Whatever scenario the jury believed and whatever actually happened near Mount Forest, Ont., on April 8, 2009, Tori’s body — with 16 fractured ribs, internal injuries and a shattered skull — lay undiscovered for months wrapped in garbage bags under a pile of rocks in a desolate farmer’s field.

McClintic told the trial a horrifying story of a drug-addled couple abducting a young girl at random for the man’s sexual pleasure, then killing her with inconceivable brutality.

Rafferty used McClintic — no stranger to violence but also desperate to believe she had finally found a good man — as a pawn to do his perverse bidding, the Crown suggested.

An entirely different scenario was put forward by the defence, suggesting McClintic was completely in control that day, acting out her sickening torture fantasies with Rafferty oblivious to the truth of what was going on.

First-degree murder carries a mandatory life sentence with no chance of applying for parole for 25 years.

The 10-week trial, which began March 5, swung wildly from emotional testimony about Tori to intricate technical evidence to sensational glimpses into Rafferty’s busy social life.

Tori’s Grade 3 teacher, Jennifer Griffin-Murrell, wept as she described her happy-go-lucky student’s spunky personality and “mother hen” approach to the younger kids in the split Grade 2/3 class.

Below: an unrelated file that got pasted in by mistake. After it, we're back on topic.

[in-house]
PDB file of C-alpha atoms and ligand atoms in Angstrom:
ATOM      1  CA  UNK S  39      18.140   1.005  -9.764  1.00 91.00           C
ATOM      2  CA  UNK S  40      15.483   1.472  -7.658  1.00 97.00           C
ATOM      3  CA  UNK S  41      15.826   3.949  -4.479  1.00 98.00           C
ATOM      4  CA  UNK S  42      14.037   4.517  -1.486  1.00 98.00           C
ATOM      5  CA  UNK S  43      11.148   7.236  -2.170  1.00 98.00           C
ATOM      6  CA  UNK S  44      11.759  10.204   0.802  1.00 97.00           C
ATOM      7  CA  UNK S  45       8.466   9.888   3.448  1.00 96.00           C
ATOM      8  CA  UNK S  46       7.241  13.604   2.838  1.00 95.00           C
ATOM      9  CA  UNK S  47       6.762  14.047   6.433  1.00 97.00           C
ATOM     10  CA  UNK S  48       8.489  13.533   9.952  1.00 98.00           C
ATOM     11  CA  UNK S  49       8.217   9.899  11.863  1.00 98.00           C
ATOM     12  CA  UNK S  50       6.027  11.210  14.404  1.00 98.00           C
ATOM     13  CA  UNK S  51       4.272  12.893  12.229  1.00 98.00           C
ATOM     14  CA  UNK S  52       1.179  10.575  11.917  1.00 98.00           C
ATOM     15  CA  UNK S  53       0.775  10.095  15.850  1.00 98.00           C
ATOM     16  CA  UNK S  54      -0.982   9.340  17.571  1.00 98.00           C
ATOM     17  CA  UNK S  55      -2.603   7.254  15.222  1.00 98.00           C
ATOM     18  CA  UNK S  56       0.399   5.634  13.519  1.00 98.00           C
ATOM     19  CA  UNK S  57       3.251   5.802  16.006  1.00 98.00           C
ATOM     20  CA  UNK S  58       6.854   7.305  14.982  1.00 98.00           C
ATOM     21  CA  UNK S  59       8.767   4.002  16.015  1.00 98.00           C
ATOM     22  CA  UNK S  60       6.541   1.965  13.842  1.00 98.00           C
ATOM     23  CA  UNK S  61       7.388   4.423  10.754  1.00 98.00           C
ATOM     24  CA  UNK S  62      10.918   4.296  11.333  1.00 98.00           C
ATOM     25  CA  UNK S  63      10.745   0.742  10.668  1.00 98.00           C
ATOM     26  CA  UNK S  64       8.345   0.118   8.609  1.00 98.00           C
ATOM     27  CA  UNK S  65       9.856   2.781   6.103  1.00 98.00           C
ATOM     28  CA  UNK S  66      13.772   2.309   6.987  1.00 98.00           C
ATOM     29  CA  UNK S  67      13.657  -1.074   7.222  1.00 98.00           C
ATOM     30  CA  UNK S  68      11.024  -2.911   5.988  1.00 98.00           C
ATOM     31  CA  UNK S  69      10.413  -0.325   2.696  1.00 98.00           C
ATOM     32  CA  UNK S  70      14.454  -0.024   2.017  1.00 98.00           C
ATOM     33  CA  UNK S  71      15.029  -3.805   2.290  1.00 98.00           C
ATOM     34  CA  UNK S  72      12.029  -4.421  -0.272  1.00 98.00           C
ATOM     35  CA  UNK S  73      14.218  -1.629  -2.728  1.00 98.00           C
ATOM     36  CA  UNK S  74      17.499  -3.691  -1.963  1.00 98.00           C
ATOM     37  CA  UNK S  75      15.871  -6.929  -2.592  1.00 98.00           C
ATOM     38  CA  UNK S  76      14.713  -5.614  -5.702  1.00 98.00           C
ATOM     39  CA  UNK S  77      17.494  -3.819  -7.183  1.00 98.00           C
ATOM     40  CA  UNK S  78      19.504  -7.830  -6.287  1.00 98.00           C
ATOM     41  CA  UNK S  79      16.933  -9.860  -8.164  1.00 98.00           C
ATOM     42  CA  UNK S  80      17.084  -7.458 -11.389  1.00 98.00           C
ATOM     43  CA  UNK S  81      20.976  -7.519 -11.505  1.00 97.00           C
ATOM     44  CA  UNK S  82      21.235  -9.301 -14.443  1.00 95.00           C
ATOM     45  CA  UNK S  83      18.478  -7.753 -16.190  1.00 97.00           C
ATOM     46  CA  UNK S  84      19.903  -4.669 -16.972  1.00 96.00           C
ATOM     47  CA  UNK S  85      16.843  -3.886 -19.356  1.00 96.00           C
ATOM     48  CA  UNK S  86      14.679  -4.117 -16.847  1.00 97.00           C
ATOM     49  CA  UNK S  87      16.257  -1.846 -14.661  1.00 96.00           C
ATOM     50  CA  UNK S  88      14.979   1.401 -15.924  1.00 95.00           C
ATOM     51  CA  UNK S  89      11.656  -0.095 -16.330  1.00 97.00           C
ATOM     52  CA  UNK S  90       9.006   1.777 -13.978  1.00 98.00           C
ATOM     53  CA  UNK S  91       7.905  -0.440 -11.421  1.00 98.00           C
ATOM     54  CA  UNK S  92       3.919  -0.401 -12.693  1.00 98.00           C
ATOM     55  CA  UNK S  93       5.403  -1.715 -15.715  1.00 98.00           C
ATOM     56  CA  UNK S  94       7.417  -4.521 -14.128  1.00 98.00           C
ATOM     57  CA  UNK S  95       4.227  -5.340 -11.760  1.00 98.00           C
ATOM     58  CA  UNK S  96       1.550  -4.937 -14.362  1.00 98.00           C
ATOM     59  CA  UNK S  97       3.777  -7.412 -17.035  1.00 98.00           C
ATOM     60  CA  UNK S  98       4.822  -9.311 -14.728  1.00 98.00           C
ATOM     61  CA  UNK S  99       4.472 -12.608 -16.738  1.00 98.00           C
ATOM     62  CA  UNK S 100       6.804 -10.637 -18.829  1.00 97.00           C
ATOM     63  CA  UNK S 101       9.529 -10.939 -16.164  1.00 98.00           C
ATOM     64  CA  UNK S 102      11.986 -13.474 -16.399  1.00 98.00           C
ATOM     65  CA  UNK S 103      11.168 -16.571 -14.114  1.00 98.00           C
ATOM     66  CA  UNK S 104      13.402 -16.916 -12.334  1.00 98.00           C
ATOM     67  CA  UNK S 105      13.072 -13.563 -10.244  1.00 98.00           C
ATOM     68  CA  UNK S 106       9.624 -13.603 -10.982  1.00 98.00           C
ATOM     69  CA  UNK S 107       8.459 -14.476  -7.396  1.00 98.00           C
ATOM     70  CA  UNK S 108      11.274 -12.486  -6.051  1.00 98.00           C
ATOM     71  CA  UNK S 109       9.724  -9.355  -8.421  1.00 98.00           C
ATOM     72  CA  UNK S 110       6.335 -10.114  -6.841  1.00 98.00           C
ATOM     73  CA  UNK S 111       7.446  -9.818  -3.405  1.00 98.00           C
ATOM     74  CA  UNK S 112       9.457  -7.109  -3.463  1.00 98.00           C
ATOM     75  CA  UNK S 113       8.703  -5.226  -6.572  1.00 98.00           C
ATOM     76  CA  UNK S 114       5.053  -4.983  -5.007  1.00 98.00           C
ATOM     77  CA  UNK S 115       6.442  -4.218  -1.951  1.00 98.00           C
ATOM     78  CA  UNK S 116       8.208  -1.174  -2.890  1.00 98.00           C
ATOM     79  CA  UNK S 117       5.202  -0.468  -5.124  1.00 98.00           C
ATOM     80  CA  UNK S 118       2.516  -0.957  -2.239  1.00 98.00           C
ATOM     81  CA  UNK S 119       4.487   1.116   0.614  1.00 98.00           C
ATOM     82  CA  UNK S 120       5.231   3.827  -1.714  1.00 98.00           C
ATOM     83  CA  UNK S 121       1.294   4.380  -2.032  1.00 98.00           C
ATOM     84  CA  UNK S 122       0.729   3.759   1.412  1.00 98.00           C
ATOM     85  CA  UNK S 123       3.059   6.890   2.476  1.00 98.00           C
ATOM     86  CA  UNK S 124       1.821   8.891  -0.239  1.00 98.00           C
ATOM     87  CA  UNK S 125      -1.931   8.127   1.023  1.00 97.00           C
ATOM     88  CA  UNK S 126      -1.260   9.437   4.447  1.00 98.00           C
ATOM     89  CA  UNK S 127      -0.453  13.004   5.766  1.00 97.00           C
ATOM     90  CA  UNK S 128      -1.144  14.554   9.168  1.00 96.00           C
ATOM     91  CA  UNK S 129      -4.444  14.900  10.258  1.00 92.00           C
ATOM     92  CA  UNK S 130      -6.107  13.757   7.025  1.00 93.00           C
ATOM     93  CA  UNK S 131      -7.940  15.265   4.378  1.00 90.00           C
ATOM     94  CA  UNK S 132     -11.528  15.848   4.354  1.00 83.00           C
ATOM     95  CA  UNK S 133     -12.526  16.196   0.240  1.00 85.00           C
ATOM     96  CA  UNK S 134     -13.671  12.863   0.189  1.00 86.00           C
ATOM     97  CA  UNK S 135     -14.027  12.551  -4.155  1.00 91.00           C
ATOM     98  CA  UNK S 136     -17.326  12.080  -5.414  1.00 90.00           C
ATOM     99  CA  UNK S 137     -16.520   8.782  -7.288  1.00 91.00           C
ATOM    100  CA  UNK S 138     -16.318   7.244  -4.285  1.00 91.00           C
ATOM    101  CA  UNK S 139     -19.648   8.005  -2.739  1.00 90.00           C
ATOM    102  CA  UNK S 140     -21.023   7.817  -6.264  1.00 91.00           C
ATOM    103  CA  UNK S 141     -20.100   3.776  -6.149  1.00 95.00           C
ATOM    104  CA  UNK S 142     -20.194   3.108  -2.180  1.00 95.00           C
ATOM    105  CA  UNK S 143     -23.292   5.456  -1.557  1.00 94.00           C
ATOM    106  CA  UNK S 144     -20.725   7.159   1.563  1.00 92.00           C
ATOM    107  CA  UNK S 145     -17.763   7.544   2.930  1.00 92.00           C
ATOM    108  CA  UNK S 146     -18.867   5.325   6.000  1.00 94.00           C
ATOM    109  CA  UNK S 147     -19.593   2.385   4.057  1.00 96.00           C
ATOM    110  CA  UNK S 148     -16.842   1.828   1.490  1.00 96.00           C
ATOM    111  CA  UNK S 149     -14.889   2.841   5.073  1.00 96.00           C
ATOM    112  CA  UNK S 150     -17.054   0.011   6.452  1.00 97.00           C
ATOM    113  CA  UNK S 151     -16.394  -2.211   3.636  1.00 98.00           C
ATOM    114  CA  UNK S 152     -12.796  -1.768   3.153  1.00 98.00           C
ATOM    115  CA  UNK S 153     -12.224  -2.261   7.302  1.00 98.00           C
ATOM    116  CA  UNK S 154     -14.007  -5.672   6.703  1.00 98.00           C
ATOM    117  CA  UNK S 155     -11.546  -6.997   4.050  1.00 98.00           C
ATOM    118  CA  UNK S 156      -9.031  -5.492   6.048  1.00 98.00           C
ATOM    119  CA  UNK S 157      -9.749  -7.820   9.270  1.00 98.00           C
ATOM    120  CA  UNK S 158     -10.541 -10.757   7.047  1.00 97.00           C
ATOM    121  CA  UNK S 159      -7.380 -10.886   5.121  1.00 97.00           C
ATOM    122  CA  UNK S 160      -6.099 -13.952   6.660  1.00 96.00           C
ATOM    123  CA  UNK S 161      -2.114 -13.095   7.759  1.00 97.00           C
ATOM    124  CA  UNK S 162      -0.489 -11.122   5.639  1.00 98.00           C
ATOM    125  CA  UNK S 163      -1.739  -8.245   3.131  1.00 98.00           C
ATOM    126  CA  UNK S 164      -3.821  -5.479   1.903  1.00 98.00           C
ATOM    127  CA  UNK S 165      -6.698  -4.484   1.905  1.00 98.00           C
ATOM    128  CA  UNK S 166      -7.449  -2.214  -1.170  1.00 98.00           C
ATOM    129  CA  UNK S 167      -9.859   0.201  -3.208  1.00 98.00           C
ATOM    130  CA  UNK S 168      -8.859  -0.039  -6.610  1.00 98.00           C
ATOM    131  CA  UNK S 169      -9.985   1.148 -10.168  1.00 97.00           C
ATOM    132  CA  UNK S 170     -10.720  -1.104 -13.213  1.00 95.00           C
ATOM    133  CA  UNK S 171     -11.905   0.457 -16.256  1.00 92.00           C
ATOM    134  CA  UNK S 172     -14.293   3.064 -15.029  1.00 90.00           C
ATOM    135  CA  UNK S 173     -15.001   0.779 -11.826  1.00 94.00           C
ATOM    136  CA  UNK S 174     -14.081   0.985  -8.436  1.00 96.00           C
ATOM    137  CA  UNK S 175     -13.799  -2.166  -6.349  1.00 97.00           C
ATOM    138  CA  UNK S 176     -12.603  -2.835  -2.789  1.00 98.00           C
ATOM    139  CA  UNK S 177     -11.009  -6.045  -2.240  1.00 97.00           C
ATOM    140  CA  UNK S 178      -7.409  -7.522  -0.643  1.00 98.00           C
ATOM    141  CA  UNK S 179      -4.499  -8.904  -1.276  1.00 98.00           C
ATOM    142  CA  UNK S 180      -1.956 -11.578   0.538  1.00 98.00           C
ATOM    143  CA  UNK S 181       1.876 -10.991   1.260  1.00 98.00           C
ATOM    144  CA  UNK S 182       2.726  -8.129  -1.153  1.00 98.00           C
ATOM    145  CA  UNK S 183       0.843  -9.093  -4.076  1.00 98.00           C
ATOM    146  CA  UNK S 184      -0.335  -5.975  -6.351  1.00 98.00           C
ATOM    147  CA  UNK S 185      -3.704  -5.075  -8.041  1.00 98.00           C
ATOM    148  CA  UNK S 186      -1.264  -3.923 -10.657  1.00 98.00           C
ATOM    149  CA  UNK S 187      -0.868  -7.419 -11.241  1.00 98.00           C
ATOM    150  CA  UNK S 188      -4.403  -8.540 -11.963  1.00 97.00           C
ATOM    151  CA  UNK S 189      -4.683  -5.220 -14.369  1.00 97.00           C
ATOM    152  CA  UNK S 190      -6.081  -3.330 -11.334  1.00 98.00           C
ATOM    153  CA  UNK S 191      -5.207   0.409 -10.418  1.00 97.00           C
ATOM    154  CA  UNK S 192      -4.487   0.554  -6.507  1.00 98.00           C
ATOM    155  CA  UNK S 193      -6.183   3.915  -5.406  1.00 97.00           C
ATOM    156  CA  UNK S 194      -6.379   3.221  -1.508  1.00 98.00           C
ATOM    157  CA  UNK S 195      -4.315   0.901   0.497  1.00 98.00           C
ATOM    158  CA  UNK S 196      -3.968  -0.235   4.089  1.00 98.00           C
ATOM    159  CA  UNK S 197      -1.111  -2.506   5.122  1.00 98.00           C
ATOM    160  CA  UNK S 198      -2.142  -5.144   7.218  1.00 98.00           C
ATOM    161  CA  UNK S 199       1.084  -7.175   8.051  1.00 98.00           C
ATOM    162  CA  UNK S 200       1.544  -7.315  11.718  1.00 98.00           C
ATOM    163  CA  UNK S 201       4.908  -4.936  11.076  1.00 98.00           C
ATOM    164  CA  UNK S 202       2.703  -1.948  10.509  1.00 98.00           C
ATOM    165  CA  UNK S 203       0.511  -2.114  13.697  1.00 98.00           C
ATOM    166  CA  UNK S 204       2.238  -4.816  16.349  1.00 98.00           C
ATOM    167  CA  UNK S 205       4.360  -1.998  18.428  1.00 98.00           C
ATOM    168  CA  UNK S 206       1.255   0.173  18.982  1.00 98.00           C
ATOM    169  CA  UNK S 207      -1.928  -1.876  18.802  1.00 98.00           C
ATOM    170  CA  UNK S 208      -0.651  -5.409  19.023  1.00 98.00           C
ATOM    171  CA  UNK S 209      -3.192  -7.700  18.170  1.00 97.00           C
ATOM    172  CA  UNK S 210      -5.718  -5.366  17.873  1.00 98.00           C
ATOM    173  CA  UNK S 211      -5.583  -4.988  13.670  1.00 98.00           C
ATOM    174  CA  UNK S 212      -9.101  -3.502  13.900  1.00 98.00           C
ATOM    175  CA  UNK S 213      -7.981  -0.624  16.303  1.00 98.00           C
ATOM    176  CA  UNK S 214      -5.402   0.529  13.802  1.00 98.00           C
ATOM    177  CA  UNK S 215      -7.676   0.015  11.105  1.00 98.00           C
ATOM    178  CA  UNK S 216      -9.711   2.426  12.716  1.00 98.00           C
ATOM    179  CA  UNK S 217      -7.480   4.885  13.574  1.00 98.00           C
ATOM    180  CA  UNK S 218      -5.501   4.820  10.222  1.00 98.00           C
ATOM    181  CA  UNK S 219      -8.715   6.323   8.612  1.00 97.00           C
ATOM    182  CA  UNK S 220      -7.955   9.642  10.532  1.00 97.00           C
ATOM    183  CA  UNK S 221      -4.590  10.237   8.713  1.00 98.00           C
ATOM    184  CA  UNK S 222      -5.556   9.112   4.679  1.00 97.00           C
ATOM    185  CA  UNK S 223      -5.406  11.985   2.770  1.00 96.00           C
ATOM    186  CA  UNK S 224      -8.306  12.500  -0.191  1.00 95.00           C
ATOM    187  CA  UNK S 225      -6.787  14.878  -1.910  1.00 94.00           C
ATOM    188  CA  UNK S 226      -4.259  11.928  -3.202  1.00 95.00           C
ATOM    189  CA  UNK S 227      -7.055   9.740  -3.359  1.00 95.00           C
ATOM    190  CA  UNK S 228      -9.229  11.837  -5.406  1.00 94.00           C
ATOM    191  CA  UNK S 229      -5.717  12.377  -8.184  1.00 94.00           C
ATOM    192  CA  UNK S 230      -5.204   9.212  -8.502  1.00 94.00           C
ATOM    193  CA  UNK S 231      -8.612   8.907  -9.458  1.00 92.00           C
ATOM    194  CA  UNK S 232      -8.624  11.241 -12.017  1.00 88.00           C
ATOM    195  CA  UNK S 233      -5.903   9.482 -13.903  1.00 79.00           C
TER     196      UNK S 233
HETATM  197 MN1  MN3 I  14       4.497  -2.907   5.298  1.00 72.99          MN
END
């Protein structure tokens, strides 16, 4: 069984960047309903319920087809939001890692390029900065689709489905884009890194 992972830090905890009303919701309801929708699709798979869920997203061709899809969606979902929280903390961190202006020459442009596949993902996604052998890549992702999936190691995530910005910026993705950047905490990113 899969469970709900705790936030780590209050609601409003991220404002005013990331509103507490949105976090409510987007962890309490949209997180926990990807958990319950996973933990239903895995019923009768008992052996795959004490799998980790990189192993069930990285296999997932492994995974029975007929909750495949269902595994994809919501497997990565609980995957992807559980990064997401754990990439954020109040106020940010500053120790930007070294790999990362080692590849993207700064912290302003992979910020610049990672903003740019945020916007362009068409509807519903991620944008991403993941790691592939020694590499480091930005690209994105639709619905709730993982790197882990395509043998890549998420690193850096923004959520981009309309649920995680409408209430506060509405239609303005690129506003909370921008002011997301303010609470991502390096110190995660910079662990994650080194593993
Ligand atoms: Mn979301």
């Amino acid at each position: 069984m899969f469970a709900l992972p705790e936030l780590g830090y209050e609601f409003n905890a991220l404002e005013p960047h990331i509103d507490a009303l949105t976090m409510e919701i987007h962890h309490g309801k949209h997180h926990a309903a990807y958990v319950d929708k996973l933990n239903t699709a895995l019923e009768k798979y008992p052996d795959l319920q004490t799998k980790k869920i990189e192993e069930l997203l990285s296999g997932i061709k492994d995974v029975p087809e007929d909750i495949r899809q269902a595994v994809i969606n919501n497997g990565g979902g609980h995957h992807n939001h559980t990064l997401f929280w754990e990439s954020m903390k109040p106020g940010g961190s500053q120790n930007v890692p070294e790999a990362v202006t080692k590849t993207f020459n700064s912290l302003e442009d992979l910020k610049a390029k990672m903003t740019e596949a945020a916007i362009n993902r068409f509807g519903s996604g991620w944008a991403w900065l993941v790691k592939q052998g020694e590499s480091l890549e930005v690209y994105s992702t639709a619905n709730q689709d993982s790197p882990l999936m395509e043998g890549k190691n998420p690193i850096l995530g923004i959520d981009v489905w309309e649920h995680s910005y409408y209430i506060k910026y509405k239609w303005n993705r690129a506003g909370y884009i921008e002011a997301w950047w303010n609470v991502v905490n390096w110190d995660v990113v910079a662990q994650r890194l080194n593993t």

Tori spent her last day at her Woodstock, Ont., school on April 8 using a computer to research plants, sitting through a brief time out for goofing around and getting her tights wet by jumping in puddles, Griffin-Murrell said. As the dismissal bell rang at 3:25 p.m. Tori ran back to class to grab the butterfly earrings her mother had lent her that morning and walked out of Oliver Stephens Public School one minute after her classmates.

“OK, hon, we’ll see you tomorrow,” Griffin-Murrell recalled telling Tori as she walked out of school for the last time.

Several police officers also took the stand early on in the trial, though their testimony was at times no less emotional. The investigation into Tori’s disappearance and death is believed to be the largest such investigation ever in Canada and hundreds of police officers worked around the clock.